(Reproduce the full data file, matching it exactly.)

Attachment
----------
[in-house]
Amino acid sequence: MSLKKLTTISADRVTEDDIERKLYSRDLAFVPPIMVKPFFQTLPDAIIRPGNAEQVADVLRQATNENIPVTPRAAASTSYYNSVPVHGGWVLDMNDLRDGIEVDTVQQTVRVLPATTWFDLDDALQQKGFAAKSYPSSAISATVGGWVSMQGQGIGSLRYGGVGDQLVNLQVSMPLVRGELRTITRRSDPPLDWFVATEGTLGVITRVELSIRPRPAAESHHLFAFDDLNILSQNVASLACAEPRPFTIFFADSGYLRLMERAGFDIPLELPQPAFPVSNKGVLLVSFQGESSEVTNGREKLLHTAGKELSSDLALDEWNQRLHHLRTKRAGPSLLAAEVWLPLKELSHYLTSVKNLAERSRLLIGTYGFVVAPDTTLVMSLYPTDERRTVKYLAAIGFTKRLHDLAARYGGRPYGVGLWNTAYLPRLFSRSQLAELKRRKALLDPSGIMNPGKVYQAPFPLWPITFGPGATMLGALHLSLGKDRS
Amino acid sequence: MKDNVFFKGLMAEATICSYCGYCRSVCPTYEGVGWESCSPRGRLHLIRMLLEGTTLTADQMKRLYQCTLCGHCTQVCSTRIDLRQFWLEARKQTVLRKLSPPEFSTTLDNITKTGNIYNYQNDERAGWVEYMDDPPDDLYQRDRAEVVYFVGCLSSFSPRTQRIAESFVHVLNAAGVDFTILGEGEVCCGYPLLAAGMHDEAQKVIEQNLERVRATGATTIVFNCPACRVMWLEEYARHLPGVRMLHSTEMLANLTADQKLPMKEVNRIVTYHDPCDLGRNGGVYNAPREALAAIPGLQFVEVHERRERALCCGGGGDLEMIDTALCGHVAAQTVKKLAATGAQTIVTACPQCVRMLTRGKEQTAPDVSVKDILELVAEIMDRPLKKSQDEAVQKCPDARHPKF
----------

[in-house]
Amino acid sequence: MSLKKLTTISADRVTEDDIERKLYSRDLAFVPPIMVKPFFQTLPDAIIRPGNAEQVADVLRQATNENIPVTPRAAASTSYYNSVPVHGGWVLDMNDLRDGIEVDTVQQTVRVLPATTWFDLDDALQQKGFAAKSYPSSAISATVGGWVSMQGQGIGSLRYGGVGDQLVNLQVSMPLVRGELRTITRRSDPPLDWFVATEGTLGVITRVELSIRPRPAAESHHLFAFDDLNILSQNVASLACAEPRPFTIFFADSGYLRLMERAGFDIPLELPQPAFPVSNKGVLLVSFQGESSEVTNGREKLLHTAGKELSSDLALDEWNQRLHHLRTKRAGPSLLAAEVWLPLKELSHYLTSVKNLAERSRLLIGTYGFVVAPDTTLVMSLYPTDERRTVKYLAAIGFTKRLHDLAARYGGRPYGVGLWNTAYLPRLFSRSQLAELKRRKALLDPSGIMNPGKVYQAPFPLWPITFGPGATMLGALHLSLGKDRS
Amino acid sequence: MKDNVFFKGLMAEATICSYCGYCRSVCPTYEGVGWESCSPRGRLHLIRMLLEGTTLTADQMKRLYQCTLCGHCTQVCSTRIDLRQFWLEARKQTVLRKLSPPEFSTTLDNITKTGNIYNYQNDERAGWVEYMDDPPDDLYQRDRAEVVYFVGCLSSFSPRTQRIAESFVHVLNAAGVDFTILGEGEVCCGYPLLAAGMHDEAQKVIEQNLERVRATGATTIVFNCPACRVMWLEEYARHLPGVRMLHSTEMLANLTADQKLPMKEVNRIVTYHDPCDLGRNGGVYNAPREALAAIPGLQFVEVHERRERALCCGGGGDLEMIDTALCGHVAAQTVKKLAATGAQTIVTACPQCVRMLTRGKEQTAPDVSVKDILELVAEIMDRPLKKSQDEAVQKCPDARHPKF